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If a tree falls in a forest and no-one is around to hear it, does it make a sound? The modern version of this conundrum cropped up last year in an unlikely setting, when researchers at the World Bank decided to find out who was reading their policy reports, which are stored as PDFs on their website. In 4 years, from 2008 to 2012, nearly a third of these reports had never been downloaded. Another 40% had been downloaded less than a hundred times.
This may say something about the readability of World Bank reports; still, their fate is hardly unique. For most people, “reading” a policy report means reading the Executive Summary. “Reading deeply” means reading the recommendations as well. Writing last month from the world’s biggest “wonkathon,” the Think Tank Initiative Exchange, IPPR’s Head of News quoted an MP from Tanzania, a Presidential candidate from Guinea Bissau, a former Education Minister from Costa Rica and a British civil servant at DFID: “all agree on one thing: they don’t actually read the full reports.”
That’s not to say that policy reports don't make an impact. Think tanks, the biggest producers of policy ideas, consistently generate more press than commercial organisations with much bigger media budgets, because their work can be written up as news and opinion pieces using the magic phrase “according to a report released today.” Last week, for instance, the Social Market Foundation saw its latest report on inequality featured, with near-identical quotes, in the Independent, the Guardian and the Daily Mail. Was it a good report? Were its assumptions correct, its solutions practical? On those most critical questions, the articles remained silent.
Being read by journalists is not the same as actually being read. Most of the time, newspapers simply ignore reports that don't fit with their ideological positions. If they do feel obliged to cover them, they can usually find a way to make the findings suit their way of thinking. When University College London released a large study on the effects of migration on benefits and services, the Guardian reported it as showing that “migrants contribute £25bn to UK economy,” while the Daily Mail ran with “migrants from outside Europe leave a £100 billion hole in the public purse.” (Full Fact, the fact-checking organisation, concluded that both stories were factually accurate.)
At the other extreme, many news reports are little more than rewrites of the press release. Last month, for instance, Demos published a report suggesting that food banks should be turned into community supermarkets. It got a fair amount of press: Left Foot Forward summarised it in bullet point form and the Guardian used it as the hook – “a study by the think tank Demos, published today” – for a short feature. Yet when we asked The Trussell Trust, the UK’s biggest provider of food banks, to review the report, they found it “unusually naïve,” “ill-informed and unworkable” and “a basic misunderstanding of the nature of food poverty and hunger.” (Demos decided not to reply, but they did meet The Trussell Trust to discuss the questions raised.)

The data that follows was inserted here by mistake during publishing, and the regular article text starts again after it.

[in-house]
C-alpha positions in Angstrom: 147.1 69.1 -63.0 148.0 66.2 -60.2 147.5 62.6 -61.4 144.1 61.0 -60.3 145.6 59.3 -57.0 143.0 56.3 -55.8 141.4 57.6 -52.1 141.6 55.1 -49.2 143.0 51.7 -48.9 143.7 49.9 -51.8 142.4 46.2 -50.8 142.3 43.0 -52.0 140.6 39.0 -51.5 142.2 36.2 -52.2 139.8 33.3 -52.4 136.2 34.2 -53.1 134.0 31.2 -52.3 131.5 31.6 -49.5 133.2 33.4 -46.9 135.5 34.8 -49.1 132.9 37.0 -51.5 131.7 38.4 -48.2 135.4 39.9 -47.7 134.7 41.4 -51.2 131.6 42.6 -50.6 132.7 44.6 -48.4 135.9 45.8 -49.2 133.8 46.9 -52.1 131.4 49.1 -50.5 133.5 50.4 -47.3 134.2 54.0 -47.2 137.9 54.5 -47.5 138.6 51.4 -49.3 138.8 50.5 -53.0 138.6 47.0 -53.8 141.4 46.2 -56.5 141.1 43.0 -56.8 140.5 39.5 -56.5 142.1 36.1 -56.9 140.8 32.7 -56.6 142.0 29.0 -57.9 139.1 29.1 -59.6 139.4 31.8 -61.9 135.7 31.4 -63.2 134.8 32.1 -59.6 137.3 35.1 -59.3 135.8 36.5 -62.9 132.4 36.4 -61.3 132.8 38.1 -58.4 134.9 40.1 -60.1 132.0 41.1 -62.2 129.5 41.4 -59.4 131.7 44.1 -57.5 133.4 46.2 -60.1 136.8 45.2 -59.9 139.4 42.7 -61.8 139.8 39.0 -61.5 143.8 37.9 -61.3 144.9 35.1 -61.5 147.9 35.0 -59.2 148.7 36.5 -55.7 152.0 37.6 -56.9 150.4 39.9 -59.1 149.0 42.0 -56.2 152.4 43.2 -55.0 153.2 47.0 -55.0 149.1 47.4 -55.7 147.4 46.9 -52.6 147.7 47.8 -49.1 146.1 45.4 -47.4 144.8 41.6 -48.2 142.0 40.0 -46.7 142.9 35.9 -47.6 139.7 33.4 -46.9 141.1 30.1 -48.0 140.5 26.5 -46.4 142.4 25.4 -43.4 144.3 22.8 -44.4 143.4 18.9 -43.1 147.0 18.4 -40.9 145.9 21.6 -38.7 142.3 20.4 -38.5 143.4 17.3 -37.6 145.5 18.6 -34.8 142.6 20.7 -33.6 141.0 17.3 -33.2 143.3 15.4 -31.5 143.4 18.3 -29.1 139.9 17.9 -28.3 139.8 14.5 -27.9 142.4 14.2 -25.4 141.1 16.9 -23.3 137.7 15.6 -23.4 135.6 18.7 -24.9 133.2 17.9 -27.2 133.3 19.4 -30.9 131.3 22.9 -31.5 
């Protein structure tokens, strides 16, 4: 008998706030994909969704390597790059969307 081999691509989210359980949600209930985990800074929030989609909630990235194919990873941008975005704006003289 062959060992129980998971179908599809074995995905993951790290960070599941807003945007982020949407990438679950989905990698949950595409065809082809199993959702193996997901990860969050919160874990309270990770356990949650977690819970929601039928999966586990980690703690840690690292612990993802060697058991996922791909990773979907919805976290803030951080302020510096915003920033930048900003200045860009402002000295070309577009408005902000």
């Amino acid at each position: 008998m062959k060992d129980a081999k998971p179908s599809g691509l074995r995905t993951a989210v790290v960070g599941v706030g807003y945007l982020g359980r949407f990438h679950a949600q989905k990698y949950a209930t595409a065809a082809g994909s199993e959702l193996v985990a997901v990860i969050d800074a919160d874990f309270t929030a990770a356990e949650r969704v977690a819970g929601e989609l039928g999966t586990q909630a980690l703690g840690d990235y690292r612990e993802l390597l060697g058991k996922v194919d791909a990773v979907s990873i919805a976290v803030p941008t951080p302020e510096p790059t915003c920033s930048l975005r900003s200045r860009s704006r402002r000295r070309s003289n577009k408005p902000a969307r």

Think tanks exist to find the best ideas for the benefit of society. Yet the thousands of reports published each year by think tanks in the UK are rarely read and almost never reviewed. This is hardly the sort of environment in which ideas can grow and flourish.
Think tankers worry about the fact that no-one reads their reports. On Wonkcomms, a blog where policy communications officers gather for support, one recurrent worry concerns the fate of the PDF. But while slicker comms might help get the message out, would they help create better policy? If this is the goal, then more needs to change than file formats.
Say you're a researcher looking for good reports on housing policy. Where would you go? Amazingly, there's no central place to access all the reports on a particular topic, or even browse through recent publications. Think tanks are competitors, so no one think tank has the incentive to promote any other; each one issues its reports separately as if they were the final word on the debate. With 20 to 30 reports published each week (not to mention blog posts, briefing papers, in-house magazines and email mail-outs), you practically have to go full time on Twitter to keep up with what's being produced.
This is the problem Think Tank Review was created to solve. We ask experts to read reports and write a short review. Not just think tankers, but experts in education, investment, employment and urban planning — the subjects the reports address. Is their evidence sound? Are their proposals achievable? Buried deep in a 150-page PDF, is there an idea that might change society for the better?
We also go through the mountain of material produced by think tanks to find the best bits and present them in an accessible form. We send out a newsletter telling people about the most interesting material published each week. We summarise reports so busy people can find time to read them. We’ve also created a searchable database so that researchers can build on previous work rather than reinventing the wheel every time they address a subject. It's not as complete as it could be, and at the moment we're having to update it manually, but even at this stage it makes for fascinating browsing.
Think Tank Review is an experiment, conducted in the spirit of (literally) free debate. If you’d like to help, or tell us what to do, we’d love to hear from you. Get in touch: [email protected] or on Twitter: @thinktankreview.
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